My two biggest vices are alcohol and tobacco, which have been proven to do harm but remain legal. However, restrictions on their sale mean that retailers who value their licences will not sell either to children. Would they be within their rights though, to refuse to sell to an adult with an alcohol abuse problem? What about a pregnant woman who asked for a bottle of wine and a pack of cigarettes? On the one hand, you could argue that refusing to sell to either individual is doing them a service; on the other, if one shop doesn’t sell to them, they could probably get served elsewhere, or even get somebody else to do the buying for them. Is it OK to overlook ethical considerations to prevent a lost sale?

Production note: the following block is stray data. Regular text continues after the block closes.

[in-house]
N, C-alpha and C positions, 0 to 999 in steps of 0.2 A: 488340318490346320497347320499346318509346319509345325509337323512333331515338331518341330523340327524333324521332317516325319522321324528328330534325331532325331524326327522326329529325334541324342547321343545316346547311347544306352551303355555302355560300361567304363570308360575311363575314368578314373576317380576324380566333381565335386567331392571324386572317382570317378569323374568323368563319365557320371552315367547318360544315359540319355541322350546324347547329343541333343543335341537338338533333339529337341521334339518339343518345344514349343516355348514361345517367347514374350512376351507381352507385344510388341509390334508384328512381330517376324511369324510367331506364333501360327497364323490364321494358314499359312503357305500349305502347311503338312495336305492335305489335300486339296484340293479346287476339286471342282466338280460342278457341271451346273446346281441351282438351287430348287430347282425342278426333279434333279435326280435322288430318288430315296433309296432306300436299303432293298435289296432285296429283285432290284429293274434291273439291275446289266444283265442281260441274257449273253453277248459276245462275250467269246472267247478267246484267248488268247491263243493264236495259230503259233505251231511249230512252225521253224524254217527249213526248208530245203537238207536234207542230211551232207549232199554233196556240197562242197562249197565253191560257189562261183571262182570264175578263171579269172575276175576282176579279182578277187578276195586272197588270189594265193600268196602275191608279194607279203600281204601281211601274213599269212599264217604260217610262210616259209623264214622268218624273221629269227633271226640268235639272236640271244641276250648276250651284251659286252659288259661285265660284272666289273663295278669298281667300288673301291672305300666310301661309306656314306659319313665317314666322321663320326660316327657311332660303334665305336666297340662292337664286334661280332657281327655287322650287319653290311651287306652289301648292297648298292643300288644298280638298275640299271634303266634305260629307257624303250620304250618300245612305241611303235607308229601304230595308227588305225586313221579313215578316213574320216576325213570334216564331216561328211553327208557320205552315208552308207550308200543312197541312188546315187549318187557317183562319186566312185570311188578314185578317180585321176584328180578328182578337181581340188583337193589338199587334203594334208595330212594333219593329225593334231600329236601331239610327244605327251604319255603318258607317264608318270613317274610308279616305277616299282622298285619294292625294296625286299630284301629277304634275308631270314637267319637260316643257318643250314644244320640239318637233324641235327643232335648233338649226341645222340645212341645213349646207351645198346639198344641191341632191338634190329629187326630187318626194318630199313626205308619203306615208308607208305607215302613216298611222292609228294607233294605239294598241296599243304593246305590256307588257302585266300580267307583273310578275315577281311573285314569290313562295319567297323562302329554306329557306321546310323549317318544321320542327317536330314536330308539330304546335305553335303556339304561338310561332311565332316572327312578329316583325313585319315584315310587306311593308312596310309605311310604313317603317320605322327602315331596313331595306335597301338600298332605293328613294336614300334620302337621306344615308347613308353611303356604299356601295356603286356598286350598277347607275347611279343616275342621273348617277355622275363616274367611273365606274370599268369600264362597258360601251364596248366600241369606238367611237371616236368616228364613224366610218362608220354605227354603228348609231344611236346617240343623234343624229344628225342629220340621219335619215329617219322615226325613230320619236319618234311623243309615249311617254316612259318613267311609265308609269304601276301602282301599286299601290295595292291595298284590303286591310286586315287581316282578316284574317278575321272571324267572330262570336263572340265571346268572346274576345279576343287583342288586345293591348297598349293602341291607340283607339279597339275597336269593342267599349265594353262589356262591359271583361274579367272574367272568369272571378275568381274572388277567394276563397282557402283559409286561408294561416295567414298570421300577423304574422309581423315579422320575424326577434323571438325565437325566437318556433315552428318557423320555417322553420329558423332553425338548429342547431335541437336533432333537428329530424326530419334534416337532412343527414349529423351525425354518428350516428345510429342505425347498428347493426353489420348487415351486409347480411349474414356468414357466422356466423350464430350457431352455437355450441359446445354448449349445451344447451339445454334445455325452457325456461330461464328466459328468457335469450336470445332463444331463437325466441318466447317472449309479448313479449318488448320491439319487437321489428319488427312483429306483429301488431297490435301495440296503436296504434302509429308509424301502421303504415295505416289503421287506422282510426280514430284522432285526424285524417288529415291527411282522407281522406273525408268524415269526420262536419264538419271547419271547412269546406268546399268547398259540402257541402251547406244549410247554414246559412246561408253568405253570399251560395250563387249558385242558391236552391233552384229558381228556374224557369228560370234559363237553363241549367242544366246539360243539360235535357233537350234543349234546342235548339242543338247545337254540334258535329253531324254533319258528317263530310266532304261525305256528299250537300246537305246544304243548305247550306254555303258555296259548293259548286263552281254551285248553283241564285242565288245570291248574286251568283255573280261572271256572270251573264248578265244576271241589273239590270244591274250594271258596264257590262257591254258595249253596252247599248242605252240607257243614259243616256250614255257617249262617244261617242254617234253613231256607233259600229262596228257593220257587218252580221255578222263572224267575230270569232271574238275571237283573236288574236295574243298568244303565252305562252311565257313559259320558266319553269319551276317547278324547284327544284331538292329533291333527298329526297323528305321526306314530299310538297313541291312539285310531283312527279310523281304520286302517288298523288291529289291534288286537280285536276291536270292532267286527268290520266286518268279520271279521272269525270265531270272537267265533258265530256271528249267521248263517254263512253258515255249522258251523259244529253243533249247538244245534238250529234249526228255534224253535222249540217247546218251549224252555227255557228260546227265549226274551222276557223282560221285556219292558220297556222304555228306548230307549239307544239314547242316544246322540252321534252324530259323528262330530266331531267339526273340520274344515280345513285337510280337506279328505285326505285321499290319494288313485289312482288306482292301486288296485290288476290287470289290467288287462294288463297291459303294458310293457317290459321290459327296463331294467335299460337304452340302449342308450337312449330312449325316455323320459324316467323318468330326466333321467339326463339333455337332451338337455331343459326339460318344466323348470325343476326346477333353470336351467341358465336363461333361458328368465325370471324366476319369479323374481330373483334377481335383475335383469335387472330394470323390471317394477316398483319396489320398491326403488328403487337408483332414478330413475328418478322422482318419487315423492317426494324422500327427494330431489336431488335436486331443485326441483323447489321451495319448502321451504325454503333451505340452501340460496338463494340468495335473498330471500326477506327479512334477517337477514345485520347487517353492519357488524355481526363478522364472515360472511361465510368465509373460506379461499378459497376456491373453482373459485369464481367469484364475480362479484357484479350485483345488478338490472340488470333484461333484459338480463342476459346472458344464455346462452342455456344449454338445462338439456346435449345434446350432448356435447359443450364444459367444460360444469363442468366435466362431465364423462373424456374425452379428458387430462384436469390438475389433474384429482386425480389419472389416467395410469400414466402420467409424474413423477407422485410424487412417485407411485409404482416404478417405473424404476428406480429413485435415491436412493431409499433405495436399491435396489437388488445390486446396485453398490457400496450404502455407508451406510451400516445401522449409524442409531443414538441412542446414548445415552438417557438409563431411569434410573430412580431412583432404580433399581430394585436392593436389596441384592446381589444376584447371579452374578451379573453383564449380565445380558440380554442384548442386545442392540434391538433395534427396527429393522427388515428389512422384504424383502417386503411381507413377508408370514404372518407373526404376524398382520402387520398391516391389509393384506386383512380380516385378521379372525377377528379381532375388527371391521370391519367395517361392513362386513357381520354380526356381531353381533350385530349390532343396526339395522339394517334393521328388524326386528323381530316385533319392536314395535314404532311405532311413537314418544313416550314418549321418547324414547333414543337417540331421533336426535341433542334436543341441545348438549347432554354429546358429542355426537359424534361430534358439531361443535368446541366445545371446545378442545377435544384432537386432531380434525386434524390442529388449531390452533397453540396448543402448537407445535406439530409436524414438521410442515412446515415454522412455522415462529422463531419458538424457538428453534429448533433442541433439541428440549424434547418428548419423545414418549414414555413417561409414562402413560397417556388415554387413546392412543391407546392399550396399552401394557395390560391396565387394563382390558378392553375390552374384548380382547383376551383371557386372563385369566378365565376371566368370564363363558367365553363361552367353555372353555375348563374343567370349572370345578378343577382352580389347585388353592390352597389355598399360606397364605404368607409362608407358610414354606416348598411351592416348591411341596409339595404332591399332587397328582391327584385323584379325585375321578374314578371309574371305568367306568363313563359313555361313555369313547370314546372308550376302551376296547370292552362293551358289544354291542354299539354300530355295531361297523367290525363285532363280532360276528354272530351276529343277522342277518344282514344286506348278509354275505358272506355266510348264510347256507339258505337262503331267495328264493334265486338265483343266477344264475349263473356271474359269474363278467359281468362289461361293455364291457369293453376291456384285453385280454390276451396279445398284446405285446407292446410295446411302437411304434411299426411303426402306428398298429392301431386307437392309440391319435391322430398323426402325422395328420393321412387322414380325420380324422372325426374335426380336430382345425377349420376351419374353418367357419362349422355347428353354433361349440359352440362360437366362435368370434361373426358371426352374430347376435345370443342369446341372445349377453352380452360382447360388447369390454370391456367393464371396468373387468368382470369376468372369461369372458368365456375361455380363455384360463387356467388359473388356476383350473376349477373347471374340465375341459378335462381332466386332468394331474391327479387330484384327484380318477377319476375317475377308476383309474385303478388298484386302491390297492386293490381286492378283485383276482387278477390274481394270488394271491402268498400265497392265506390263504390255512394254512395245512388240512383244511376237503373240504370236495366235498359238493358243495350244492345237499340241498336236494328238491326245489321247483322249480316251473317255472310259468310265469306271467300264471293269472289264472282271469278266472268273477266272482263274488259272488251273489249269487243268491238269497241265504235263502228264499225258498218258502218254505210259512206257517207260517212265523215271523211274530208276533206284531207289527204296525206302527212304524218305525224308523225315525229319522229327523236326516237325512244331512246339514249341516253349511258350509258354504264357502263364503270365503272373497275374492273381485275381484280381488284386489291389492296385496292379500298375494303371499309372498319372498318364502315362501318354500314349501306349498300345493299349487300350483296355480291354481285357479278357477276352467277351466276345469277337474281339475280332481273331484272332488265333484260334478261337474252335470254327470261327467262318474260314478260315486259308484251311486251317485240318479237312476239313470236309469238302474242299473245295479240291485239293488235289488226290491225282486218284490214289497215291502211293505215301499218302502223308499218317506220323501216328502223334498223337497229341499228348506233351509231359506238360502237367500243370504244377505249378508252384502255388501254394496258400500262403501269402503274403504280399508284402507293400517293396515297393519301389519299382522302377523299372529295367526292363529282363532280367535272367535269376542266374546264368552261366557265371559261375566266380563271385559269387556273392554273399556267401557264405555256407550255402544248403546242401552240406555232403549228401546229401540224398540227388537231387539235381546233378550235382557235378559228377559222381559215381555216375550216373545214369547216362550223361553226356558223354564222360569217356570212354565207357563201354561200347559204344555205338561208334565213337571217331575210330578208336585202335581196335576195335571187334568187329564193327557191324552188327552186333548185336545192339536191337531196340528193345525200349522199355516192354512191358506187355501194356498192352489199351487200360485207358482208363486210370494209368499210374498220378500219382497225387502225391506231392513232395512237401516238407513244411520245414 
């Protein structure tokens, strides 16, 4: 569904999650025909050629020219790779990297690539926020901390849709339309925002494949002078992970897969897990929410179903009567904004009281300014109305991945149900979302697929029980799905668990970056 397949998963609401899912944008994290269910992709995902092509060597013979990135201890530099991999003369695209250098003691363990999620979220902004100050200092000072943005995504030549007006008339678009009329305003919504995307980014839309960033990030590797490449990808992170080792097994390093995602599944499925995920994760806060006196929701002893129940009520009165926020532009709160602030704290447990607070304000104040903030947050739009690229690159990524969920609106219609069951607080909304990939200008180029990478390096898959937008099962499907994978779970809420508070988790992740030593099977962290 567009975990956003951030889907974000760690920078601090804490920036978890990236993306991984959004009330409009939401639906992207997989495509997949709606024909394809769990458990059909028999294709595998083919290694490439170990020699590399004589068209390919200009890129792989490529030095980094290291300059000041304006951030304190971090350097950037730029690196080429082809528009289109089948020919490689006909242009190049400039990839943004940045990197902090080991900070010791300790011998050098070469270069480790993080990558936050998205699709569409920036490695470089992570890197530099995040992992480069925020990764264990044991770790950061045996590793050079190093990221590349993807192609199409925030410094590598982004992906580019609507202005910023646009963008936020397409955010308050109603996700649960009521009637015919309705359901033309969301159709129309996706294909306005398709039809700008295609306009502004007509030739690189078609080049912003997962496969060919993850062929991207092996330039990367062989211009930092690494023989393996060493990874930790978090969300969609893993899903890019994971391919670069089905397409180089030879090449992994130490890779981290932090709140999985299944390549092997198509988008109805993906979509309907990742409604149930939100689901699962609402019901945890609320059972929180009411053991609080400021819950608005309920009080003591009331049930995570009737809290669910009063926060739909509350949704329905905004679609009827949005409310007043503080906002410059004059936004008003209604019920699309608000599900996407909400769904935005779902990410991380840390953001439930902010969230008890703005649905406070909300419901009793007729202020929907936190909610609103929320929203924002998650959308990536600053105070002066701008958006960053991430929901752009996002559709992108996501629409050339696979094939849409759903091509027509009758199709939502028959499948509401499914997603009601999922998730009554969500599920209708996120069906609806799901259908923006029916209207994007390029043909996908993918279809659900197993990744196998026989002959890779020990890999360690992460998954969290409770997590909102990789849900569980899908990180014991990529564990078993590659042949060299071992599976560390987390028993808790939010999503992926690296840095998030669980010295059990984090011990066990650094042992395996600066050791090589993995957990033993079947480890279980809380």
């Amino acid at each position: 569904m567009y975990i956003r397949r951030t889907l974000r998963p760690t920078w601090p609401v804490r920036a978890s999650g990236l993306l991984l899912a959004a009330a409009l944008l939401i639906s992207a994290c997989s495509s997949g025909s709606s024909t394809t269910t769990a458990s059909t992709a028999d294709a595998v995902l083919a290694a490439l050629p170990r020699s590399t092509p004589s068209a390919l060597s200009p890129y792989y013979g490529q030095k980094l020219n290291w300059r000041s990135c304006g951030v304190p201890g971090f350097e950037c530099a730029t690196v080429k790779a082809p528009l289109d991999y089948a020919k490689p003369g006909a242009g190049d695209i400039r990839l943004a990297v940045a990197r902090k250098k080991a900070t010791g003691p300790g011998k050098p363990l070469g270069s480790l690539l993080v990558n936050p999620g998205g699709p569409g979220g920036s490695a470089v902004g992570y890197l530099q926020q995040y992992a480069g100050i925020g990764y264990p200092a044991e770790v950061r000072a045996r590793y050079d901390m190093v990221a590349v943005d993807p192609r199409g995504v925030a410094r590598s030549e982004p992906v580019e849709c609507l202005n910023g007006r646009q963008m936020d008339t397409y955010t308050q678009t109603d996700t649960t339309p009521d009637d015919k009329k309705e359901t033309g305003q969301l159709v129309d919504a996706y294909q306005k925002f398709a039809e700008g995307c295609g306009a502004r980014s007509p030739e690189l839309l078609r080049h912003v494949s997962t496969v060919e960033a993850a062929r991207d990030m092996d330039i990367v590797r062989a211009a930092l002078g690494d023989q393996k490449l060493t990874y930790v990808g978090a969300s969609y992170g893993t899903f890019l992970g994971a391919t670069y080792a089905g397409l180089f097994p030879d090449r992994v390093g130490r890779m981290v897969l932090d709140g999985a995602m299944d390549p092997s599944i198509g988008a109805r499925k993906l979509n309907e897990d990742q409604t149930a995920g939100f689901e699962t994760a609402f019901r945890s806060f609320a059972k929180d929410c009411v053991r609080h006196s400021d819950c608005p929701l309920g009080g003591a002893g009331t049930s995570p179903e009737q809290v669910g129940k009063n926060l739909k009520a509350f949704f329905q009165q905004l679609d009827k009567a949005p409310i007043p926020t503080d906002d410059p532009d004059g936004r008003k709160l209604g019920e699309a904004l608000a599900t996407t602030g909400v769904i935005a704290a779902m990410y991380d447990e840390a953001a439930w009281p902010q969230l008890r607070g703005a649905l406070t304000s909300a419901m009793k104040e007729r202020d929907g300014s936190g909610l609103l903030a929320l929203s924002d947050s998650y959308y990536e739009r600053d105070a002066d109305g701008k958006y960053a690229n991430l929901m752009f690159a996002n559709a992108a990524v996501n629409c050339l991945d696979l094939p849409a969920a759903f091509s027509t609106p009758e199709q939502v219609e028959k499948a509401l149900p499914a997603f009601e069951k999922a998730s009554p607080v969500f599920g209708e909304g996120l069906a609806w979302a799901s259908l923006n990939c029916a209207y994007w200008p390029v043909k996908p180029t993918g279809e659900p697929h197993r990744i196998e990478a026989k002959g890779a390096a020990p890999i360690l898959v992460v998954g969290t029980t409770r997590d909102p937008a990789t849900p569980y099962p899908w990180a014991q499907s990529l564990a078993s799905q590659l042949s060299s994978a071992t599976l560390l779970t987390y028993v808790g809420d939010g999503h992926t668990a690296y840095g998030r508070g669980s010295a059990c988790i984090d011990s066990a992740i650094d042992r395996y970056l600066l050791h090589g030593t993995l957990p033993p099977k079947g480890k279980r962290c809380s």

In the case of Boots and the homeopathic remedies, if you asked one of the trained pharmacists in their shops about the efficacy of homeopathic remedies, they would be obliged to tell you that there is no scientific evidence that homeopathic remedies work better than a placebo, but they would still happily sell them to you. Now, if I were a pharmacist, I would feel uncomfortable doing this. Yes, a customer may go away with a product that they believe will work for them, but I would be conflicted about sending them off with something that didn’t really address their problem. I’m sure that there are probably pharmacists working at Boots who try to steer customers to proven allopathic remedies, but as long as Boots as a company continues to stock and promote homeopathic remedies, consumers are receiving mixed signals: “No, it doesn’t really work, there’s no evidence for it, but hey! We’ve got a three for two promotion on magic woo this week!”